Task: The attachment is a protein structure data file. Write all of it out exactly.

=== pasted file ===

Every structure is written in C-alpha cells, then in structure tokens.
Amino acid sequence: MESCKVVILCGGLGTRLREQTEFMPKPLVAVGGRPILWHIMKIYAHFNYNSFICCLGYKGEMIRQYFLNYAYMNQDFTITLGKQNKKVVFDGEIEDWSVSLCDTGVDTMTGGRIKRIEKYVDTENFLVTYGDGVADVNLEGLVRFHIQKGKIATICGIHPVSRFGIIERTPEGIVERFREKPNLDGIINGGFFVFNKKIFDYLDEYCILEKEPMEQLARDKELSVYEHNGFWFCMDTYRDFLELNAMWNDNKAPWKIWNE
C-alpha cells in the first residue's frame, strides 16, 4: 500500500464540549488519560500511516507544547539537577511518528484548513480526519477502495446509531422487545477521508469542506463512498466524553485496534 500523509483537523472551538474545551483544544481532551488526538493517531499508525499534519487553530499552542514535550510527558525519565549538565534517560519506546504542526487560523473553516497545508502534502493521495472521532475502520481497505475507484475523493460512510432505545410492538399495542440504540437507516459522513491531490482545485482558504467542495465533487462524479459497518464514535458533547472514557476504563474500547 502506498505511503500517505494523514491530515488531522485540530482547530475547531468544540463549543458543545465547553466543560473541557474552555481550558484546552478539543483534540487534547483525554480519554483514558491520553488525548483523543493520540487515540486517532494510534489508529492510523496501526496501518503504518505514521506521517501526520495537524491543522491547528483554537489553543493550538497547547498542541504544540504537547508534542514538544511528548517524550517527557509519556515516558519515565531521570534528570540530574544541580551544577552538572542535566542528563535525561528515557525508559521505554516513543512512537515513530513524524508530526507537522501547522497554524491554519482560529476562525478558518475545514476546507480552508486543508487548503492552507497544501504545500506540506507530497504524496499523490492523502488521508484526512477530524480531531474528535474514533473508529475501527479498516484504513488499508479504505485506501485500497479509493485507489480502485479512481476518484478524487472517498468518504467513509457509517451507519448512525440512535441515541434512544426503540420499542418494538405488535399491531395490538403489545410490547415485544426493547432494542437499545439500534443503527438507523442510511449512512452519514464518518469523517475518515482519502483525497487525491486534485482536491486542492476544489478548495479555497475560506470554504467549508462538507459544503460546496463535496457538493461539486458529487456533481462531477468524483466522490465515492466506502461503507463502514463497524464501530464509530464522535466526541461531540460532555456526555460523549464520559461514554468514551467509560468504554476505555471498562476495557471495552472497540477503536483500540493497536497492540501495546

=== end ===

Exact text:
Every structure is written in C-alpha cells, then in structure tokens.
Amino acid sequence: MESCKVVILCGGLGTRLREQTEFMPKPLVAVGGRPILWHIMKIYAHFNYNSFICCLGYKGEMIRQYFLNYAYMNQDFTITLGKQNKKVVFDGEIEDWSVSLCDTGVDTMTGGRIKRIEKYVDTENFLVTYGDGVADVNLEGLVRFHIQKGKIATICGIHPVSRFGIIERTPEGIVERFREKPNLDGIINGGFFVFNKKIFDYLDEYCILEKEPMEQLARDKELSVYEHNGFWFCMDTYRDFLELNAMWNDNKAPWKIWNE
C-alpha cells in the first residue's frame, strides 16, 4: 500500500464540549488519560500511516507544547539537577511518528484548513480526519477502495446509531422487545477521508469542506463512498466524553485496534 500523509483537523472551538474545551483544544481532551488526538493517531499508525499534519487553530499552542514535550510527558525519565549538565534517560519506546504542526487560523473553516497545508502534502493521495472521532475502520481497505475507484475523493460512510432505545410492538399495542440504540437507516459522513491531490482545485482558504467542495465533487462524479459497518464514535458533547472514557476504563474500547 502506498505511503500517505494523514491530515488531522485540530482547530475547531468544540463549543458543545465547553466543560473541557474552555481550558484546552478539543483534540487534547483525554480519554483514558491520553488525548483523543493520540487515540486517532494510534489508529492510523496501526496501518503504518505514521506521517501526520495537524491543522491547528483554537489553543493550538497547547498542541504544540504537547508534542514538544511528548517524550517527557509519556515516558519515565531521570534528570540530574544541580551544577552538572542535566542528563535525561528515557525508559521505554516513543512512537515513530513524524508530526507537522501547522497554524491554519482560529476562525478558518475545514476546507480552508486543508487548503492552507497544501504545500506540506507530497504524496499523490492523502488521508484526512477530524480531531474528535474514533473508529475501527479498516484504513488499508479504505485506501485500497479509493485507489480502485479512481476518484478524487472517498468518504467513509457509517451507519448512525440512535441515541434512544426503540420499542418494538405488535399491531395490538403489545410490547415485544426493547432494542437499545439500534443503527438507523442510511449512512452519514464518518469523517475518515482519502483525497487525491486534485482536491486542492476544489478548495479555497475560506470554504467549508462538507459544503460546496463535496457538493461539486458529487456533481462531477468524483466522490465515492466506502461503507463502514463497524464501530464509530464522535466526541461531540460532555456526555460523549464520559461514554468514551467509560468504554476505555471498562476495557471495552472497540477503536483500540493497536497492540501495546